Calcium and Vitamin D Cut Postmenopausal Weight Gain
Women's risk of weight gain 11 percent lower with the supplements than with placebo
MONDAY, May 14 (HealthDay News) -- Women who take calcium and vitamin D supplements after menopause are less likely to gain weight than women who take a placebo, particularly women who have an inadequate intake of calcium in their diet, according to the results of a randomized trial published in the May 14 issue of the Archives of Internal Medicine.
Bette Caan, Ph.D., of Kaiser Permanente Northern California in Oakland, and colleagues analyzed annual body weight changes in 36,282 postmenopausal women, aged 50 to 79, who were involved in the Women's Health Initiative trial. The women were randomly assigned to take a daily placebo or 400 International Units of cholecalciferol (vitamin D) and 1,000 milligrams of elemental calcium.
Women who took calcium and vitamin D experienced smaller weight gain over the seven-year study, and their mean weight was 0.13 kilograms lower than the placebo group. Women consuming less than 1,200 milligrams of calcium a day at baseline who took the supplements had an 11 percent lower risk of gaining 1 to 3 kilograms and 11 percent lower risk of gaining more than 3 kilograms after three years than those taking a placebo.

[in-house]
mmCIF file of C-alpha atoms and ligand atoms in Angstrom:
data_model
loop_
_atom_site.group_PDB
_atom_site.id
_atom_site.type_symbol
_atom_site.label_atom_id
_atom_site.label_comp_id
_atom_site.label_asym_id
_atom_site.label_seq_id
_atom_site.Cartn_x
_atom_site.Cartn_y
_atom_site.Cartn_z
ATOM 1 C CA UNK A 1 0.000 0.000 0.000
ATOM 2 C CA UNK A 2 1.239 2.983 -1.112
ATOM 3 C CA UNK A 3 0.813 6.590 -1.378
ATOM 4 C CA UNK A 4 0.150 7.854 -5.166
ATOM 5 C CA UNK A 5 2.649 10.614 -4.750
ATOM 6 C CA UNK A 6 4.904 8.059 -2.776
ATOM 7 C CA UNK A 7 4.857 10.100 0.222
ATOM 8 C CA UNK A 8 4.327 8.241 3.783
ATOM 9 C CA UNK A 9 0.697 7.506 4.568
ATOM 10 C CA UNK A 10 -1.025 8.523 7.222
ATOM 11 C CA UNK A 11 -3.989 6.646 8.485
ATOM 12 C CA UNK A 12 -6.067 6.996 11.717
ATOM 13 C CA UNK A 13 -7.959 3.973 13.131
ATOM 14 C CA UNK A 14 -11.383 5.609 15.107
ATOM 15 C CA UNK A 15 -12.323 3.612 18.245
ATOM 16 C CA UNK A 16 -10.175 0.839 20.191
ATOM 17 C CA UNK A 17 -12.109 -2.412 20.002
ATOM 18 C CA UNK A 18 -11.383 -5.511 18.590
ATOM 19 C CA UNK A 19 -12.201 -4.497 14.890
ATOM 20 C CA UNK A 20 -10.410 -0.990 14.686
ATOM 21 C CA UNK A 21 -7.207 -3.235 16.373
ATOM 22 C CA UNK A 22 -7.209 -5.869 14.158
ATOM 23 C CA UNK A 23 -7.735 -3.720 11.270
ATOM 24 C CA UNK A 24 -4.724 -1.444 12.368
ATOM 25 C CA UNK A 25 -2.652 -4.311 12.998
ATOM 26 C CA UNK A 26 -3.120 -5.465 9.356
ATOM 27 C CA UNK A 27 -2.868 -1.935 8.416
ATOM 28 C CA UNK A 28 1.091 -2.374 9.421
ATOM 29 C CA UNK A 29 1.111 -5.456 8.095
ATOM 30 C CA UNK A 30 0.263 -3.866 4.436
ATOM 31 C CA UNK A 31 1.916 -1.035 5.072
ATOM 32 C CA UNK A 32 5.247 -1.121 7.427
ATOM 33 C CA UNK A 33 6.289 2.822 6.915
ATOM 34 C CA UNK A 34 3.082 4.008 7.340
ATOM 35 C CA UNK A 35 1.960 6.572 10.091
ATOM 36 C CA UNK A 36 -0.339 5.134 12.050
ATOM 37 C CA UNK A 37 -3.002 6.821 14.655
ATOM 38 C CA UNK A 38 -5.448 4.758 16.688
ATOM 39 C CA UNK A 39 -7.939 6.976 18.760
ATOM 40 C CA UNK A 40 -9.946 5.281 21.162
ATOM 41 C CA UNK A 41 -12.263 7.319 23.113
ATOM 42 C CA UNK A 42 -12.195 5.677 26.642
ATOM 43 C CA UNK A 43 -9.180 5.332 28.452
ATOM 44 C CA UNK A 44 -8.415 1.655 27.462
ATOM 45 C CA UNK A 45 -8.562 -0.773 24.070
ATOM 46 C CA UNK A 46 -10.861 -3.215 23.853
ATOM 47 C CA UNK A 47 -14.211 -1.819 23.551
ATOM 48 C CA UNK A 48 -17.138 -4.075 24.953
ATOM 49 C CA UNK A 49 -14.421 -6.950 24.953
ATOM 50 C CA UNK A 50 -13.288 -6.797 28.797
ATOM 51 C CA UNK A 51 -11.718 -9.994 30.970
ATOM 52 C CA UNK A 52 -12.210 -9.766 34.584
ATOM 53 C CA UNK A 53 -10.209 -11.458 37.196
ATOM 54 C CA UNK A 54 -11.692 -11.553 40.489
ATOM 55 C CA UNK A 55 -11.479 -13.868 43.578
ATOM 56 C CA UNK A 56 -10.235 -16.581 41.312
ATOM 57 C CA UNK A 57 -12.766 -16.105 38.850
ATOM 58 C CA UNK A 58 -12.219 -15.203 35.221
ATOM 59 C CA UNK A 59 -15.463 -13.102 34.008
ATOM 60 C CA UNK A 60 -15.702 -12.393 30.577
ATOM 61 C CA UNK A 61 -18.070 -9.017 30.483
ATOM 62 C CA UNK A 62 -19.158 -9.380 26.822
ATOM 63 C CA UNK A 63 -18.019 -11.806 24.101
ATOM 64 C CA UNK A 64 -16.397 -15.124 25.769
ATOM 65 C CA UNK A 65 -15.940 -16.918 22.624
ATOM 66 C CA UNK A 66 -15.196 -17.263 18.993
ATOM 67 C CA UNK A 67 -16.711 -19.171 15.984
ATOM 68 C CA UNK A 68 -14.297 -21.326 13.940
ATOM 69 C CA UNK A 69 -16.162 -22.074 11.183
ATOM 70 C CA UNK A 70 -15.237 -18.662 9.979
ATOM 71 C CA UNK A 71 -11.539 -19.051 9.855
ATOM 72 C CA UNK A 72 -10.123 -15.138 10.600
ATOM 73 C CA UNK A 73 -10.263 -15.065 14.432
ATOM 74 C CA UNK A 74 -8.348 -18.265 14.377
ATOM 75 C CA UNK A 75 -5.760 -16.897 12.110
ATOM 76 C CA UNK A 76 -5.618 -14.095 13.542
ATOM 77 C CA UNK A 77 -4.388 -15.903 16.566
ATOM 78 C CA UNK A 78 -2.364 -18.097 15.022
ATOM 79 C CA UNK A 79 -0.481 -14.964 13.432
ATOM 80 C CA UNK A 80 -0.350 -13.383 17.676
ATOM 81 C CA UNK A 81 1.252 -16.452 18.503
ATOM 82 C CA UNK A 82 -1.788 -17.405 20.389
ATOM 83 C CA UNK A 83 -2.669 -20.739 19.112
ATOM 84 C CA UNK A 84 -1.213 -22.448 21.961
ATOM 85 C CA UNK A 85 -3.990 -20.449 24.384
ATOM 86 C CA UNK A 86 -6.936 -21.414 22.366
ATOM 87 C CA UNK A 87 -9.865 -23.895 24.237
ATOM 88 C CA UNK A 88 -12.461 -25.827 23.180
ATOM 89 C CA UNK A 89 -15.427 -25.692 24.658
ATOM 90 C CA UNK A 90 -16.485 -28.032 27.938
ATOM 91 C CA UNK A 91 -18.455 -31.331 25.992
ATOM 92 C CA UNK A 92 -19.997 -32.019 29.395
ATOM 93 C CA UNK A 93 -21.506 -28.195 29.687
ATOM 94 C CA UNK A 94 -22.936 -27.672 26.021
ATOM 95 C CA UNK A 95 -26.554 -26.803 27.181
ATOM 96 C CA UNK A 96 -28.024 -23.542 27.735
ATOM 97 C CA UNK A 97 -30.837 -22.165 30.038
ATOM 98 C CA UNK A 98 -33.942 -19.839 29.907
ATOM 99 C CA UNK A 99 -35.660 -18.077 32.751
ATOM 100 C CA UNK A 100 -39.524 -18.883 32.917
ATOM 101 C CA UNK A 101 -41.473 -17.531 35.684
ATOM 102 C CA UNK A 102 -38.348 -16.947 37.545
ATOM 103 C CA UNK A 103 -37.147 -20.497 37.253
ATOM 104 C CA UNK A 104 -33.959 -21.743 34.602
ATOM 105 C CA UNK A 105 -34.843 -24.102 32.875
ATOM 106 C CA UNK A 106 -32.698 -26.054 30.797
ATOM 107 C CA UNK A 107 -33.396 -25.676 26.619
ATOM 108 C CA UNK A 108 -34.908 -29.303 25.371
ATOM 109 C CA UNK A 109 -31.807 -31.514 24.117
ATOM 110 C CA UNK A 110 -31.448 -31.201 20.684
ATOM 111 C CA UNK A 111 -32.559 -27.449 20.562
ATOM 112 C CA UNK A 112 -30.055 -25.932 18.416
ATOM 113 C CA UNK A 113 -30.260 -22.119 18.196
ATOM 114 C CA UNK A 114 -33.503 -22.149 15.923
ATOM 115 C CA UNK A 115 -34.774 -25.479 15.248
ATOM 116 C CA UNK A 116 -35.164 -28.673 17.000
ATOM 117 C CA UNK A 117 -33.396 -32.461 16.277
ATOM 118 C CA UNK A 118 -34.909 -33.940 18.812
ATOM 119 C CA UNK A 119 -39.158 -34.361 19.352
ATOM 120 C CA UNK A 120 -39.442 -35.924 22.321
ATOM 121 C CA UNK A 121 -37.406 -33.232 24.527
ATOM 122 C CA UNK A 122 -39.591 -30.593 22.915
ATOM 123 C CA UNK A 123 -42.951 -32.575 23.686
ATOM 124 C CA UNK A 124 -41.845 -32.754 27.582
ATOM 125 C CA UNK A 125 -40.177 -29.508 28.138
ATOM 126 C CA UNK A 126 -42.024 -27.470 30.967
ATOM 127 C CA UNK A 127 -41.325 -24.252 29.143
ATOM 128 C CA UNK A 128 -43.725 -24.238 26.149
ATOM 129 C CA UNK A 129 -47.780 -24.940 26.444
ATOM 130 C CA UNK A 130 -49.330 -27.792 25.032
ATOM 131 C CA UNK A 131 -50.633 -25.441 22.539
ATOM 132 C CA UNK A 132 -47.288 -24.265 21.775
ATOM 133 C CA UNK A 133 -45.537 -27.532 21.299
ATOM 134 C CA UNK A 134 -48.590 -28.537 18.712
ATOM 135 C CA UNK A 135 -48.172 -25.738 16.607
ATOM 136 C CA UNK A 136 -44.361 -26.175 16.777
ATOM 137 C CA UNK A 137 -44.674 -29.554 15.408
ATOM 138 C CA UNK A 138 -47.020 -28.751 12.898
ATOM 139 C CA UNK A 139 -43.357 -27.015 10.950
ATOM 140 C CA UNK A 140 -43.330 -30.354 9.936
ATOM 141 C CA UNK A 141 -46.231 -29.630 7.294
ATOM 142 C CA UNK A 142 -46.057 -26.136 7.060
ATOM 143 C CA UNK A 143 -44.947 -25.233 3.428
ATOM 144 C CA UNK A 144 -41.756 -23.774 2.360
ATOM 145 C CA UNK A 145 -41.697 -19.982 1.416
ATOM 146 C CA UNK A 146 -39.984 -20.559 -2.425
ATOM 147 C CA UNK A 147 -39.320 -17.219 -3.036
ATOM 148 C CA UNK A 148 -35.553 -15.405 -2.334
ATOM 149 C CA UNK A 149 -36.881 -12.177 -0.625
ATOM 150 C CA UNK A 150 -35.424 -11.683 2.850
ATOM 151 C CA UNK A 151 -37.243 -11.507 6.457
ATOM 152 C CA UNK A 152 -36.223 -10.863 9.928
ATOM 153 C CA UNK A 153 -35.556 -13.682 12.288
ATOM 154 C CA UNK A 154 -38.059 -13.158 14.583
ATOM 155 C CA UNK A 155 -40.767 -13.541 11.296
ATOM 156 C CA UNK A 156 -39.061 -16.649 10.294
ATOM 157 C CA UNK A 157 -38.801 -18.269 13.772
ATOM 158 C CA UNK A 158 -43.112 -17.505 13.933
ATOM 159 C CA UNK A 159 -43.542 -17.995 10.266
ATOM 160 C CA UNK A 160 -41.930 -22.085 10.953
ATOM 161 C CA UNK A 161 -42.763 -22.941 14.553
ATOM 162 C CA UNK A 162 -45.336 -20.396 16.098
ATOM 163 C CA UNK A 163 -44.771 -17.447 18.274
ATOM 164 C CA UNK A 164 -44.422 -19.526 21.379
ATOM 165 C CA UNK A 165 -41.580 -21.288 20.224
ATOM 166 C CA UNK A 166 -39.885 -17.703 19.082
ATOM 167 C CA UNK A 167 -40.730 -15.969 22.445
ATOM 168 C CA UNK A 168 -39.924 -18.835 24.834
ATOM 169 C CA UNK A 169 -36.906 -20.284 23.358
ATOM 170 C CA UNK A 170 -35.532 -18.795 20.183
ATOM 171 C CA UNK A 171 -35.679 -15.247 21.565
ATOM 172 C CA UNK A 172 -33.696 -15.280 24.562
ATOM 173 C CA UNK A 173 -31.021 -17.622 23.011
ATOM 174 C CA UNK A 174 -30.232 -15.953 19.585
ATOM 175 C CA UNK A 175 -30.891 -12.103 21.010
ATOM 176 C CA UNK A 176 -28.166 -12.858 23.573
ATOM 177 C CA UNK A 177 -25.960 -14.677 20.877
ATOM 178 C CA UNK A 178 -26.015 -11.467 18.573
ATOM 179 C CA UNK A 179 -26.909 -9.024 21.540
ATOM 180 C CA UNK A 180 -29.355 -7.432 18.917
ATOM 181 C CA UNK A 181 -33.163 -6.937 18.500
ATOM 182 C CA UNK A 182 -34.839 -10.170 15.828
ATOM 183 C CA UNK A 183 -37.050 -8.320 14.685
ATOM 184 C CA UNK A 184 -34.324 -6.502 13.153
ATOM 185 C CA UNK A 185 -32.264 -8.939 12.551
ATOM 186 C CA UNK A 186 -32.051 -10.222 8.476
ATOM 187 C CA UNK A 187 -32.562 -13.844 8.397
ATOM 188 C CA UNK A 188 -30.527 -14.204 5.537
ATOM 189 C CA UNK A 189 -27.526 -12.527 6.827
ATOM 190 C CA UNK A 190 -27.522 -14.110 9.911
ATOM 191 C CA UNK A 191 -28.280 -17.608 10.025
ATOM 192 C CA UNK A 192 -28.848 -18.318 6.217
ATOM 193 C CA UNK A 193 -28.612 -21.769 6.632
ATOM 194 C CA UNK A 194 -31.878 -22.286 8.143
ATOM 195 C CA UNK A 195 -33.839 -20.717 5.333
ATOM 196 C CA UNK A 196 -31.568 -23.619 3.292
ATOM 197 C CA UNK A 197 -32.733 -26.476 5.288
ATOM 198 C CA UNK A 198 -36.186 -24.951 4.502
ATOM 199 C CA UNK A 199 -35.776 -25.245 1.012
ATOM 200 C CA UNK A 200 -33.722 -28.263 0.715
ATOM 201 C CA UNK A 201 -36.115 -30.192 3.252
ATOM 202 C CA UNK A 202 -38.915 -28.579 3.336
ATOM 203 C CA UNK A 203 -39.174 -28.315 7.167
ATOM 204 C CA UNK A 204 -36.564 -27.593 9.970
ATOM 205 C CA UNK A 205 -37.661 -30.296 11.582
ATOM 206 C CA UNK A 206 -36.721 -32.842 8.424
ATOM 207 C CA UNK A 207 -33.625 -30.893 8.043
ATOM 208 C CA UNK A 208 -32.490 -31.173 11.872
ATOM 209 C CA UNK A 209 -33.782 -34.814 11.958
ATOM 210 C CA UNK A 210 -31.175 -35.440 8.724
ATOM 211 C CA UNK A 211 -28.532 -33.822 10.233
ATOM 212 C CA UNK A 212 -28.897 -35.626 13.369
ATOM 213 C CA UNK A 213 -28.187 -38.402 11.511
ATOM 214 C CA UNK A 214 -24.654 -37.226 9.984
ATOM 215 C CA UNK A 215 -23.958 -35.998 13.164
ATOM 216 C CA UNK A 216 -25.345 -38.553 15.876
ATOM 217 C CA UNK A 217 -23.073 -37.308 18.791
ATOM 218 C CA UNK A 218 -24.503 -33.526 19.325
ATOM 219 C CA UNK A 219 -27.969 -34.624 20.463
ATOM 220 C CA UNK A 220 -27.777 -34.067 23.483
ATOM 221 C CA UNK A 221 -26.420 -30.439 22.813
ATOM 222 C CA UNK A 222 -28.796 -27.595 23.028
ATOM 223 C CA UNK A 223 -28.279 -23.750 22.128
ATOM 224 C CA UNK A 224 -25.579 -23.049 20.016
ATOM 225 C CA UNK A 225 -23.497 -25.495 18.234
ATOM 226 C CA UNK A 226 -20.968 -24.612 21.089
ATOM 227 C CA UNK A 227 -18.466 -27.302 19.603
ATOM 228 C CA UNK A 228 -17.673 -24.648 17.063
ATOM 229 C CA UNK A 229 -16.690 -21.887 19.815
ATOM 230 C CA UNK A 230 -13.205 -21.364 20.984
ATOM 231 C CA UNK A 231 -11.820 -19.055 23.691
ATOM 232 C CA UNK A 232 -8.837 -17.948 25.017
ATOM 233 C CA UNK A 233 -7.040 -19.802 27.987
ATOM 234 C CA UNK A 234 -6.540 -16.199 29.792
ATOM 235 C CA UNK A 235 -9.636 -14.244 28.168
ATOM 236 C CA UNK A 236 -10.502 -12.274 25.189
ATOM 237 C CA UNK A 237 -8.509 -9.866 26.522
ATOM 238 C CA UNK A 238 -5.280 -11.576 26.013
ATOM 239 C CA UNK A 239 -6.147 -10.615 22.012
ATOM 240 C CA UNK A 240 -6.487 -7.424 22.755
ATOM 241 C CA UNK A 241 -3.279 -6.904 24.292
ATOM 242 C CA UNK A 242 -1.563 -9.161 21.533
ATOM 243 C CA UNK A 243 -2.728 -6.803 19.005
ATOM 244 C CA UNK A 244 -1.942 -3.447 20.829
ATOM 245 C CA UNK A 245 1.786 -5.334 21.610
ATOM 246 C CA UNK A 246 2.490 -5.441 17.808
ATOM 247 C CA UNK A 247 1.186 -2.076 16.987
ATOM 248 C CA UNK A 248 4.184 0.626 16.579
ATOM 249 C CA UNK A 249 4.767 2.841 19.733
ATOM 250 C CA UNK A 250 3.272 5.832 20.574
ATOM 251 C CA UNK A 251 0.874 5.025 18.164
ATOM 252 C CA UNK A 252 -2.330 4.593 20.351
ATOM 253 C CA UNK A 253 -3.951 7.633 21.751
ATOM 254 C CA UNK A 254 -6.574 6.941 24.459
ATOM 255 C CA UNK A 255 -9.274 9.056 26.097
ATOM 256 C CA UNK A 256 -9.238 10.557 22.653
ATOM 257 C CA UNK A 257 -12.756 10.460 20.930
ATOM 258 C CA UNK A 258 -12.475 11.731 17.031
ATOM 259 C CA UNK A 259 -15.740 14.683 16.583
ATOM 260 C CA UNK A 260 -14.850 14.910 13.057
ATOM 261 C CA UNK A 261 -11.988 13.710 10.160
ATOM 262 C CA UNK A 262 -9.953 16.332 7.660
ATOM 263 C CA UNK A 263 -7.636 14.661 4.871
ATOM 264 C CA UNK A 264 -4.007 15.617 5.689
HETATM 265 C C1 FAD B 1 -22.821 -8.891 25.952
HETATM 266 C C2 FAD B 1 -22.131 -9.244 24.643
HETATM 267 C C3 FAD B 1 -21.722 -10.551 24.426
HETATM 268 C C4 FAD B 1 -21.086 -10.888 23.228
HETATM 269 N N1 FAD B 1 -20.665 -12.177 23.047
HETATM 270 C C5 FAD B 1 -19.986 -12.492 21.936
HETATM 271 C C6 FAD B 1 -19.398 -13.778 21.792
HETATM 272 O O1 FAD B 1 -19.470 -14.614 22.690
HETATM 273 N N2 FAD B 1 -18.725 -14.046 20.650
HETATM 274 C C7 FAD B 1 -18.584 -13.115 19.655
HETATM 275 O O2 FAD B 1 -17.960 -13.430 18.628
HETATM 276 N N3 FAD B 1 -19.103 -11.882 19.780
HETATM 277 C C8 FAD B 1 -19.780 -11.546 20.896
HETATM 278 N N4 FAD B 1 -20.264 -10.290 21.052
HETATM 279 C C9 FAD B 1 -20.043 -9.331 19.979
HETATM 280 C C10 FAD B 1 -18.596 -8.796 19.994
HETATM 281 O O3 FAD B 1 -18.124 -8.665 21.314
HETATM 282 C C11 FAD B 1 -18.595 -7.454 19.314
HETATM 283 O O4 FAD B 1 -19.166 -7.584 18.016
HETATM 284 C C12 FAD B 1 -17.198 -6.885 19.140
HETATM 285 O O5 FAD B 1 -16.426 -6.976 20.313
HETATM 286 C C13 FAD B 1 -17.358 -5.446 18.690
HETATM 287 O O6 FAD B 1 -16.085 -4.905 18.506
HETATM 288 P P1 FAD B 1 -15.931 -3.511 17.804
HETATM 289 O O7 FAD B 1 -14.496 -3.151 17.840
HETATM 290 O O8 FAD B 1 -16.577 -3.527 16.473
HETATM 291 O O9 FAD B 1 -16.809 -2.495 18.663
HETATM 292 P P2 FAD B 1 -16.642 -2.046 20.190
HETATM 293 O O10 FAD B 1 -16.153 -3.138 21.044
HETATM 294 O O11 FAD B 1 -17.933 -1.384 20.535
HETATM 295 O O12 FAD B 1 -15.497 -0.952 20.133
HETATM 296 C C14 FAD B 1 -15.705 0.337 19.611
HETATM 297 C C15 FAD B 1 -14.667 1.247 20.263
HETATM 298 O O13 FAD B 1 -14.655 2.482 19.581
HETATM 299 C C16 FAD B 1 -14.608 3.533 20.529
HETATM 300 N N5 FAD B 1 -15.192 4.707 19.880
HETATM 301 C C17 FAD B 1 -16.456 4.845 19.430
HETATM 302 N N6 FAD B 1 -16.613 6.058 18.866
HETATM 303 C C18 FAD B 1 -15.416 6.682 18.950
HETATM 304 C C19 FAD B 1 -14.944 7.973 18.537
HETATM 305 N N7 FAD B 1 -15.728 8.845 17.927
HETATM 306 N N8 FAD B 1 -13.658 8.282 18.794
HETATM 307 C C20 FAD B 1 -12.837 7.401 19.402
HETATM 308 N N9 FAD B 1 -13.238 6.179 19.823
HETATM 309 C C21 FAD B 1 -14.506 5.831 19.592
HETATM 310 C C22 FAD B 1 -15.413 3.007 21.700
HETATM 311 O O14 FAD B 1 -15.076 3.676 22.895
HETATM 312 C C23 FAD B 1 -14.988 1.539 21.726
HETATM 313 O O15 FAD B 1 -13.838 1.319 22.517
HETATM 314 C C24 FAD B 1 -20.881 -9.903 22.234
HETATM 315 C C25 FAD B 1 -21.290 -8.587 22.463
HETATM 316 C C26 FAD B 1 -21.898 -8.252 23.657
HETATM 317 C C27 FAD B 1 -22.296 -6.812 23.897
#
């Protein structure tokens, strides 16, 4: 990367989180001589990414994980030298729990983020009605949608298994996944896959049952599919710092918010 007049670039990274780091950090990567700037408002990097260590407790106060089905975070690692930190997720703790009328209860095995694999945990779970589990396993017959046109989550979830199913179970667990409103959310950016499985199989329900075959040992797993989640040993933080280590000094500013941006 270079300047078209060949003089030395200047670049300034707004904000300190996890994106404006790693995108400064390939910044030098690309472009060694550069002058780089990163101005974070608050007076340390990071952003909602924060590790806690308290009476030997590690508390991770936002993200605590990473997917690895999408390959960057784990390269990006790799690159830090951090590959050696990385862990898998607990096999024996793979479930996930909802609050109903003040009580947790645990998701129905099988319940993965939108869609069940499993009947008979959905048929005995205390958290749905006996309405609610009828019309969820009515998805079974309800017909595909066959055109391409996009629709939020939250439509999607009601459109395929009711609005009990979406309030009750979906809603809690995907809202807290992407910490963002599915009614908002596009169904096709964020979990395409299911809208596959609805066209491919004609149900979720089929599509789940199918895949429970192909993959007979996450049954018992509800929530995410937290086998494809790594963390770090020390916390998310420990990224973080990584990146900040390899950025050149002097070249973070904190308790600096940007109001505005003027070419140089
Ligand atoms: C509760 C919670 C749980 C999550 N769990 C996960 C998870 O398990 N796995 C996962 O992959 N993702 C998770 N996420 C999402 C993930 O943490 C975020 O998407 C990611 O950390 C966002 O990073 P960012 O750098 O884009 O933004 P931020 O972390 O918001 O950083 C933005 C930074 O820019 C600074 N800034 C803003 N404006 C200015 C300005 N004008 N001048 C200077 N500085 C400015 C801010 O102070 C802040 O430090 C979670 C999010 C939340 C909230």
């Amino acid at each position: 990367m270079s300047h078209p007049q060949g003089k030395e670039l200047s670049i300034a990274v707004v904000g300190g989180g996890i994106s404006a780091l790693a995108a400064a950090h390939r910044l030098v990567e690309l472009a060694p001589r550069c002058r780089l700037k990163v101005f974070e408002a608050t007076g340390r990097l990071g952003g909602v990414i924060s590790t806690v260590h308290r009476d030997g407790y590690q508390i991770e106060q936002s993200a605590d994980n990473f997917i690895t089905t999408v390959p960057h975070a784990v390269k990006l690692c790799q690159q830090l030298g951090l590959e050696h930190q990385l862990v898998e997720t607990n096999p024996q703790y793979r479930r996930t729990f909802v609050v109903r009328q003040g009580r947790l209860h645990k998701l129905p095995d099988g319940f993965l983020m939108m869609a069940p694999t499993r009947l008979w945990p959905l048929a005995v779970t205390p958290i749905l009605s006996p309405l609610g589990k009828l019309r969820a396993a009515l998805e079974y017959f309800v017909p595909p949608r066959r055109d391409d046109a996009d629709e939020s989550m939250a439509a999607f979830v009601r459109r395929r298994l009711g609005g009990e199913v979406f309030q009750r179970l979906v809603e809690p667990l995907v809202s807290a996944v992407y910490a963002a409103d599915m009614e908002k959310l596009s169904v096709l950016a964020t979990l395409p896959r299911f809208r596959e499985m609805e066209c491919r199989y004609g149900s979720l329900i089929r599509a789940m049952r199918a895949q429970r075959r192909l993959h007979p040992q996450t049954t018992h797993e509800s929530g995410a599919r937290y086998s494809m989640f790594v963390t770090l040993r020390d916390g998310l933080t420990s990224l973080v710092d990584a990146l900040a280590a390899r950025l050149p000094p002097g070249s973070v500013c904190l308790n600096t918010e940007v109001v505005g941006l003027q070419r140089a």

"Our findings do not alter current dietary recommendations. Postmenopausal women should continue to be advised to consume 1,200 mg/d of calcium as recommended by the Food and Nutrition Board of the National Academy of Sciences," the authors write.